MULTILINGUAL MULTISCRIPT PLANT NAME
Sorting the languages of the former Yugoslavia
Angela Drenovac & Michel H. Porcher
The political turmoils of the past decades and the ensuing splitting of
the former Yugoslavia have confused a lot of people from distant lands.
The border disputes are not completely over but now one can sort fairly
accurately the countries and languages from this part of the world. Of
course it helps enormously when local inhabitants can give some
feedback on their personal experiences.
In the former Yugoslavia
the most well known language was called "Serbo-Croatian" a mixed
bag of Croatian and Serbian vocabulary difficult to separate from each
other. The Cyrillic and Roman (with diacritics) scripts were equally
used, but Cyrillic was more represented in Serbia, Montenegro and Macedonia. Roman characters were used in Croatia, Bosnia & Herzegovina and Slovenia. In what is known today as Bosnia
people spoke Serbo-Croatian, but after gaining their independence they
named it Bosnian. Today Bosnian, Croatian and Serbian, although still
extremely close and interwoven, are developing as distinct new
languages. Macedonian and Slovenian are related to "Serbo-Croatian" but
clearly distinguishable. They are written today as mentioned above. All
these languages belong to South Slavic branch of Indo-European family.
The recent development of Unicode on the world wide web makes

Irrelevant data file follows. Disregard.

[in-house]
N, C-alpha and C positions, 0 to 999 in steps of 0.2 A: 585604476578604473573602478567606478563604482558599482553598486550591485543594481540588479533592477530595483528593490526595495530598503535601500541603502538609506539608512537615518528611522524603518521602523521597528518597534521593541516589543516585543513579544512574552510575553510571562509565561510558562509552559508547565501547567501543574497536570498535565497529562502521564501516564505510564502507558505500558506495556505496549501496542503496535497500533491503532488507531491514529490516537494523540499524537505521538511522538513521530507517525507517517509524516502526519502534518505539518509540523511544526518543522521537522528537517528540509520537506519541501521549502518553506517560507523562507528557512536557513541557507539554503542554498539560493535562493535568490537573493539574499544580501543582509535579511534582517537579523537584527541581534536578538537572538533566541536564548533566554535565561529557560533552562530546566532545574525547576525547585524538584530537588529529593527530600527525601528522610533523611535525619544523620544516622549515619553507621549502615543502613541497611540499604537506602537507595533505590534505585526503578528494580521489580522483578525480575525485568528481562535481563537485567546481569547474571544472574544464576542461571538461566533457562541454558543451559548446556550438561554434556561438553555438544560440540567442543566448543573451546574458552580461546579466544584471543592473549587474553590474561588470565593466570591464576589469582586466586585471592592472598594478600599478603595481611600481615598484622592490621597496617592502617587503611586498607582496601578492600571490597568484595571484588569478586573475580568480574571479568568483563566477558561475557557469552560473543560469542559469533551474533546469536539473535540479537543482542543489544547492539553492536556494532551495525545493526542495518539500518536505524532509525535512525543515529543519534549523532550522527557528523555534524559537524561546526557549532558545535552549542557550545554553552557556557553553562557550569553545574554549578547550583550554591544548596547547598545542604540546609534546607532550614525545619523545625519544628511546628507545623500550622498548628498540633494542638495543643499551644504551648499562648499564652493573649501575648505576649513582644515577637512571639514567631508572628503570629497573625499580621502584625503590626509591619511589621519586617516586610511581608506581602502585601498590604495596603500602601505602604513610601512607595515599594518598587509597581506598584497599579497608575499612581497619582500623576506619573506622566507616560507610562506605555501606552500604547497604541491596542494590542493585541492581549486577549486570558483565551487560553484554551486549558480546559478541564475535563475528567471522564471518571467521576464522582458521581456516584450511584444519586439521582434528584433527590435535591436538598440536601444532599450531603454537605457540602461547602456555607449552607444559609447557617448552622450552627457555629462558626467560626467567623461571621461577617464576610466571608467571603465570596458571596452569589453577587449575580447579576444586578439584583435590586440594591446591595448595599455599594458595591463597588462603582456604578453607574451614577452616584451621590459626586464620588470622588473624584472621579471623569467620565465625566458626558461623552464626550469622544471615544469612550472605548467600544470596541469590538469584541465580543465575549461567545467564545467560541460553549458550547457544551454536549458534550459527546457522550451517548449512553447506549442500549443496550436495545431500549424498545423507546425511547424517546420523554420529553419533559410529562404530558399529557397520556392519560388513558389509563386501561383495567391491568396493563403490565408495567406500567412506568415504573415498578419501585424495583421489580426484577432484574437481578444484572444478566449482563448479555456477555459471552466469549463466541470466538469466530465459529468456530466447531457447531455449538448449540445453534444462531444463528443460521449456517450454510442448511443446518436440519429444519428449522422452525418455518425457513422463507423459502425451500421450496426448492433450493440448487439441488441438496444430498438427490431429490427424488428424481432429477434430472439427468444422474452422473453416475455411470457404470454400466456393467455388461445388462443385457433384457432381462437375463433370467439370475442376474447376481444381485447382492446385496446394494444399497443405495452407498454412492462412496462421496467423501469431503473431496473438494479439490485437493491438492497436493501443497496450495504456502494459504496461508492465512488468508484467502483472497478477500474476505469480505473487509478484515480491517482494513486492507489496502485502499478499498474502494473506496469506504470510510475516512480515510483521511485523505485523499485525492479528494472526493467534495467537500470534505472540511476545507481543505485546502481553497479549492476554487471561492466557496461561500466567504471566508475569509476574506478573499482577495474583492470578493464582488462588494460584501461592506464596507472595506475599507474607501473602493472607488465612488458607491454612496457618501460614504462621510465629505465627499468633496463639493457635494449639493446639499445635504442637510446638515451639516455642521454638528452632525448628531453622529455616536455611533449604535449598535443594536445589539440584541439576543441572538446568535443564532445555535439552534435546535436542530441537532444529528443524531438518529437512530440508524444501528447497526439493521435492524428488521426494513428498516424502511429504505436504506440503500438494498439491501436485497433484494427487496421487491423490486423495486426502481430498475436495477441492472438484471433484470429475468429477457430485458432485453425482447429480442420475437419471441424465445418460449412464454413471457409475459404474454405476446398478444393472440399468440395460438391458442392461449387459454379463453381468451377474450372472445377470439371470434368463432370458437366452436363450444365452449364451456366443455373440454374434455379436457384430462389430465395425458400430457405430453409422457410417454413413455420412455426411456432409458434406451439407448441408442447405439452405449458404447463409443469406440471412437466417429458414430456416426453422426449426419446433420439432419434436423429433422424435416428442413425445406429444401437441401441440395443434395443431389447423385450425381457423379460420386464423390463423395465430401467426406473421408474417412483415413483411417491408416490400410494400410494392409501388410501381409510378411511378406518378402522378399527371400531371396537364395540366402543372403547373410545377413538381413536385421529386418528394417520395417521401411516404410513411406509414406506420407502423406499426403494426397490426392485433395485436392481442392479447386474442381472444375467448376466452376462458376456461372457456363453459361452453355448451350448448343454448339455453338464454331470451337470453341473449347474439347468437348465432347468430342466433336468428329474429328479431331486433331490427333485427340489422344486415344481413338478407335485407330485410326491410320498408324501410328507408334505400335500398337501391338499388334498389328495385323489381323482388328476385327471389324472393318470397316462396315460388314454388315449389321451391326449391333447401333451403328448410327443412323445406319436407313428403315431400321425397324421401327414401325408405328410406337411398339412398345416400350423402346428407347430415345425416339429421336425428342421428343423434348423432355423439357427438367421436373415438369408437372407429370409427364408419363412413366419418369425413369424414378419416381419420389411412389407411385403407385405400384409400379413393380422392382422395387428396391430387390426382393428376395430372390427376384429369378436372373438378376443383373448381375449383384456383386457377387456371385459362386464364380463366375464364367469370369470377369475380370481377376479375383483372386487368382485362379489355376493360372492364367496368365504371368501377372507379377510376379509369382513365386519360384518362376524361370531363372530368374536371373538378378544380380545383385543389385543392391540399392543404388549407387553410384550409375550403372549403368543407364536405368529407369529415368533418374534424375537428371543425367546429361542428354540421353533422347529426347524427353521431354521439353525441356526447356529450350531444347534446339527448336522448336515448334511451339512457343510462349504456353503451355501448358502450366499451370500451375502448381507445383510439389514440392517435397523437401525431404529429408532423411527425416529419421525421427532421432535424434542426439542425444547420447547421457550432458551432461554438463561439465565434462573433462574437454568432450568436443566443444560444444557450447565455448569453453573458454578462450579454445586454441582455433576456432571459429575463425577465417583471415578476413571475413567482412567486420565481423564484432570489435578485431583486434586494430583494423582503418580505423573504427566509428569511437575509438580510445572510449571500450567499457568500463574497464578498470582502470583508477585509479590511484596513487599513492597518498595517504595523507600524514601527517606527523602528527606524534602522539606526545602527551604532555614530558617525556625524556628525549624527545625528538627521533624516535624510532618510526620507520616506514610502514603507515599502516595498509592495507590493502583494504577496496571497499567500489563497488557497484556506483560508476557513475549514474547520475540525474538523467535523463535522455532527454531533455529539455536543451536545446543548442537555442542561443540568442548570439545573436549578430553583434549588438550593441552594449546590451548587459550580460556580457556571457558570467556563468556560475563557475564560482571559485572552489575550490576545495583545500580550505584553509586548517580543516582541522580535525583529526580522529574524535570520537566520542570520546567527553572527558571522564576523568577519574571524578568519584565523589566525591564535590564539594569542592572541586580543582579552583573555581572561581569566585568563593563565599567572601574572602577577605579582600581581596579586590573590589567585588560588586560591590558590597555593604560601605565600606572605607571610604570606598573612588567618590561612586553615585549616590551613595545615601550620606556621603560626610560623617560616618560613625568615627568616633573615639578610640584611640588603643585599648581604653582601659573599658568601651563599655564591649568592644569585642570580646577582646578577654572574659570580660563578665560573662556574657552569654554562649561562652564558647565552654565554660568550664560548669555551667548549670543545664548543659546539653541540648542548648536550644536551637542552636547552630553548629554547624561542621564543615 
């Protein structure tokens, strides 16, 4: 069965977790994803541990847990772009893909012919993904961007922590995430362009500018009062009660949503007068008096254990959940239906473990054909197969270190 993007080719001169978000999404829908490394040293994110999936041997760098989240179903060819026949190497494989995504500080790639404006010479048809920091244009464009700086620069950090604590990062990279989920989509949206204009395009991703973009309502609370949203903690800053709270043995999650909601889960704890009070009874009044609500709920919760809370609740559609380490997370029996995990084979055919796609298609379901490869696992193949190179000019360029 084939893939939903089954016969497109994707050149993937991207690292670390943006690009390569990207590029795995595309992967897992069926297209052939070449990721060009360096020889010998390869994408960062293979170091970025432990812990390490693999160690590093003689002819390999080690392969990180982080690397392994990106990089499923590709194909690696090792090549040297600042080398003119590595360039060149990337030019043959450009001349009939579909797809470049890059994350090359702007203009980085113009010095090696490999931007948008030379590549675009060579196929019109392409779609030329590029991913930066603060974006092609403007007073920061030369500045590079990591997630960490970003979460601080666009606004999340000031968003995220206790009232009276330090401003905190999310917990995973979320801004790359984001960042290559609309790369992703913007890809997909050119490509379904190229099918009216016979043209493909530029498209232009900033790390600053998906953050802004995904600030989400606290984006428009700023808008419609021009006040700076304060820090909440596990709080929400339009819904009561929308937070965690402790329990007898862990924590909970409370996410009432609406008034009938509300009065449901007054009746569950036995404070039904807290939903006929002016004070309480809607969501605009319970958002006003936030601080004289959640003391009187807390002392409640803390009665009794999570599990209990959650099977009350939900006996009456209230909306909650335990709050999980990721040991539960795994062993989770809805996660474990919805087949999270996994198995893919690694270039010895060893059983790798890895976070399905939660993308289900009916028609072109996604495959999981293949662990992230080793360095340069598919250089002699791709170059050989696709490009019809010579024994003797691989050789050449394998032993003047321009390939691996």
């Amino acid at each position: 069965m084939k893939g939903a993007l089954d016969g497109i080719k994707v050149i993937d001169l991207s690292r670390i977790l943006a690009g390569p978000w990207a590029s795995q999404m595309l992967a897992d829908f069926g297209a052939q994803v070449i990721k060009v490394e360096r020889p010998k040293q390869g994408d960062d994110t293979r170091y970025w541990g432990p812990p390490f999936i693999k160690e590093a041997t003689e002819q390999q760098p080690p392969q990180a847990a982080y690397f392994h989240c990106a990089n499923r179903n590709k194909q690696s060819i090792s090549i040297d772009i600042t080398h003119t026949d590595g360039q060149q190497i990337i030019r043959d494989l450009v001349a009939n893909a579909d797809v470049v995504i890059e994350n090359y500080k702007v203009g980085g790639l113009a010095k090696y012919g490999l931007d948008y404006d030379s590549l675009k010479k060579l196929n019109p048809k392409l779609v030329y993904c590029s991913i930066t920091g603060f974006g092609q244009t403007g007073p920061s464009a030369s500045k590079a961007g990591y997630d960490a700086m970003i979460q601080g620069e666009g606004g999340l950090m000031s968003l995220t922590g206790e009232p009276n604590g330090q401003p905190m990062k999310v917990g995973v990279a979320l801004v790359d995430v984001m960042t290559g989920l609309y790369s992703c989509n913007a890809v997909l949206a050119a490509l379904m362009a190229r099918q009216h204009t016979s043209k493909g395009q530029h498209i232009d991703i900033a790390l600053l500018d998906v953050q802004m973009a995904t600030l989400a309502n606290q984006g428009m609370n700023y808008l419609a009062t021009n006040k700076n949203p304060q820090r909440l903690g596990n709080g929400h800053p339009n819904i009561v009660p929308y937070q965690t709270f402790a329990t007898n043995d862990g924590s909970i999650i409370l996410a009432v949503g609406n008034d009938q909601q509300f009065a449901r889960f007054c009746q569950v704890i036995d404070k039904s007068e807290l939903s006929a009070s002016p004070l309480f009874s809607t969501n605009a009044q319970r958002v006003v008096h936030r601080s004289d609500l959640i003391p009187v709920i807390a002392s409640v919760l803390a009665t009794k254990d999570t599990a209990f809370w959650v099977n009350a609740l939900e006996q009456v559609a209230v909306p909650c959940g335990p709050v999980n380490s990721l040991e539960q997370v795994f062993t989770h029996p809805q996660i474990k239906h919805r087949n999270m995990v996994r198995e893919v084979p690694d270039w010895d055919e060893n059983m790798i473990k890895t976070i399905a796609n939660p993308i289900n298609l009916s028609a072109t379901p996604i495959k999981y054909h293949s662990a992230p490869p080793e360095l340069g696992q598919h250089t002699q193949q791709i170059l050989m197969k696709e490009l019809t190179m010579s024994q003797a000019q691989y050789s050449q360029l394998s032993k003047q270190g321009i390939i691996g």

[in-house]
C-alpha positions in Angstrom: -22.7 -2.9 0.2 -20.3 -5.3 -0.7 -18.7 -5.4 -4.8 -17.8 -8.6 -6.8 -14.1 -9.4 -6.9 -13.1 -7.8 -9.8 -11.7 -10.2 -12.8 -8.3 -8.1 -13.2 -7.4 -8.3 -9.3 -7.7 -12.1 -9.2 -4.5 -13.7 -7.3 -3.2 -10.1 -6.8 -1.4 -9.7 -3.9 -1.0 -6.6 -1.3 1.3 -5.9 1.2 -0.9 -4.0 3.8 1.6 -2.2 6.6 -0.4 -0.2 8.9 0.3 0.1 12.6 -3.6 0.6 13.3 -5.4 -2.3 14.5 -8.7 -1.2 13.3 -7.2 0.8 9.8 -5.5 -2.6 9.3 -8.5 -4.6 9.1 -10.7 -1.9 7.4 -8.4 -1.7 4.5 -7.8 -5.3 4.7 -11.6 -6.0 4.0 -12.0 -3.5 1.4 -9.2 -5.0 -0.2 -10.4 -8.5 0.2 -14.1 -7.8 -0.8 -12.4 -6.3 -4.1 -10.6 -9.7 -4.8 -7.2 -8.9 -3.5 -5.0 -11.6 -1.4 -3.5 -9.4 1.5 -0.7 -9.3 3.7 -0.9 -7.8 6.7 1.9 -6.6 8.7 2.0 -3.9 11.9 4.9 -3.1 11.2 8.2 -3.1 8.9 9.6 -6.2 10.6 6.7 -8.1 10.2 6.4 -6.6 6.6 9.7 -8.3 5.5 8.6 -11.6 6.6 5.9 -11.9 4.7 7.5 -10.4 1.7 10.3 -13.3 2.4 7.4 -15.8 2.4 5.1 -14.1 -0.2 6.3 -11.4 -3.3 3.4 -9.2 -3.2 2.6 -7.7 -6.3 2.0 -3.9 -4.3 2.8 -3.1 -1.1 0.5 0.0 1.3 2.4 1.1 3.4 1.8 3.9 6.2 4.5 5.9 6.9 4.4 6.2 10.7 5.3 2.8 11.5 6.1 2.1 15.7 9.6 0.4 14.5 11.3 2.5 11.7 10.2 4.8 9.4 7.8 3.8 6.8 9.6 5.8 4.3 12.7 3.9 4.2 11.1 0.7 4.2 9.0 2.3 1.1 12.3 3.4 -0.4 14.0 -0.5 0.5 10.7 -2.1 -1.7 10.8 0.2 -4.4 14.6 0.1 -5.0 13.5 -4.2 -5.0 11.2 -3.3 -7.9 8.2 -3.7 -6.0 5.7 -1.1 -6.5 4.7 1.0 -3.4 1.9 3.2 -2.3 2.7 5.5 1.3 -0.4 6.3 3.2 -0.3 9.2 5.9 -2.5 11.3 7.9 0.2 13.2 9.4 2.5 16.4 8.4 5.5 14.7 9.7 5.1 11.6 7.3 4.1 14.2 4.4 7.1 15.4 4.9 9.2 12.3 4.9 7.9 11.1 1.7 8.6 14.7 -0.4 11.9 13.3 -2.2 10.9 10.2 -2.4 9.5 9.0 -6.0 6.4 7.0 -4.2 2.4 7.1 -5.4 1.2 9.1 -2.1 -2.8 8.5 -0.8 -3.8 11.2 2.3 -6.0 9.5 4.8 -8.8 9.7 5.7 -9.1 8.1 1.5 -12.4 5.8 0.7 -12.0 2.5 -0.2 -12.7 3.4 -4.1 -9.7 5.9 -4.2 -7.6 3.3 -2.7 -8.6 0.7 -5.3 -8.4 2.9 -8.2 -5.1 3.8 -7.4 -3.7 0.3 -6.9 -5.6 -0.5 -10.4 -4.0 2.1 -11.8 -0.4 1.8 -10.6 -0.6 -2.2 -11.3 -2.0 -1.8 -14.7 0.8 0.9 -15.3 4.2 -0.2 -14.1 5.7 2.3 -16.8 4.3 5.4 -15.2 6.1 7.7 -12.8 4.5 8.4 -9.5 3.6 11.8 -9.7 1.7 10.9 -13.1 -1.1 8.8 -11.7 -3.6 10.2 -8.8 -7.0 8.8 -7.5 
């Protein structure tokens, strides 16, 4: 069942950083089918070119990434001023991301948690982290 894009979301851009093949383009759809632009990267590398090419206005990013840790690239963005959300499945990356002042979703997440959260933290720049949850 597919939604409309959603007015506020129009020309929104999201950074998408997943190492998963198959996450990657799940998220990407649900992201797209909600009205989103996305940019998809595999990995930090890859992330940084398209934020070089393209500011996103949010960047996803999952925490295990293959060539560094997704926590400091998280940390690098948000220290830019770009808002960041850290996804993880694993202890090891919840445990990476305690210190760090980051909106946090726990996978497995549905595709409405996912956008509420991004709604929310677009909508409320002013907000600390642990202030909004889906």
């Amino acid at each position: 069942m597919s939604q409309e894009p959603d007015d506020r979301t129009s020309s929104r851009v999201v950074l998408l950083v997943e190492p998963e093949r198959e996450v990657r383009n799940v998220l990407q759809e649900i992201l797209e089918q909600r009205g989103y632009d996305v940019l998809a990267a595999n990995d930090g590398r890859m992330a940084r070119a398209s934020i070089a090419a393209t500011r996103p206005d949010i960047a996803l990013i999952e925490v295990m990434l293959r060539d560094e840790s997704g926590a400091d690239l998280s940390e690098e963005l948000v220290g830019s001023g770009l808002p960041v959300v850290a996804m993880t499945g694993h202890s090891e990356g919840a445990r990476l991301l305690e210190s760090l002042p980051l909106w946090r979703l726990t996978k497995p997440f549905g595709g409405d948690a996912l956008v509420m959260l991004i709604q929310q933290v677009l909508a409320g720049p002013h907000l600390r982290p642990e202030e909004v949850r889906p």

these languages’ words perfectly readable. Outside the internet it is
still relatively difficult to cope with diacritics, but they are the
main feature of these languages whose spelling is rendered very simple
by their use, because in most cases one letter corresponds to only one
Slovak / Slovakian
(sometimes confused with Slovenian by people far away from those
regions) belongs to a branch of the Slavonic languages (West
Slavonic, with Czech & Polish) and is clearly distinct from all the
Bosnian speakers (est. 4 millions worldwide) are now mostly centered in Bosnia - Herzegovina (variously written as Bosnia-Herzegovina, Bosnia and Hercegovina, Bosnia-Hercegovina. Now they just use the Roman script.
Croatian speakers (est. 6 millions worldwide) are now mostly centered in the Republic of Croatia. They also just use the Roman script.
Macedonian speakers (est. 1.4 to 2 millions worldwide) are now mostly centered in the Republic of Macedonia. They use Cyrillic as well as the Roman script.
Serbian speakers (est. 11 millions worldwide) are now mostly centered in Serbia – Montenegro. They also use equally the Cyrillic and Roman scripts.
Slovenian / Slovene speakers (est. 2 millions worldwide) are now mostly centered in the Republic of Slovenia. They just use the Roman script.
back to various indexes
Bosnian, Croatian, Macedonian, Serbian
, Slovenian, Slovakian
back to Gateway , to list
Date created: 17 / 07 / 2005
Last modified: 22 / 07 /
Access: No restriction
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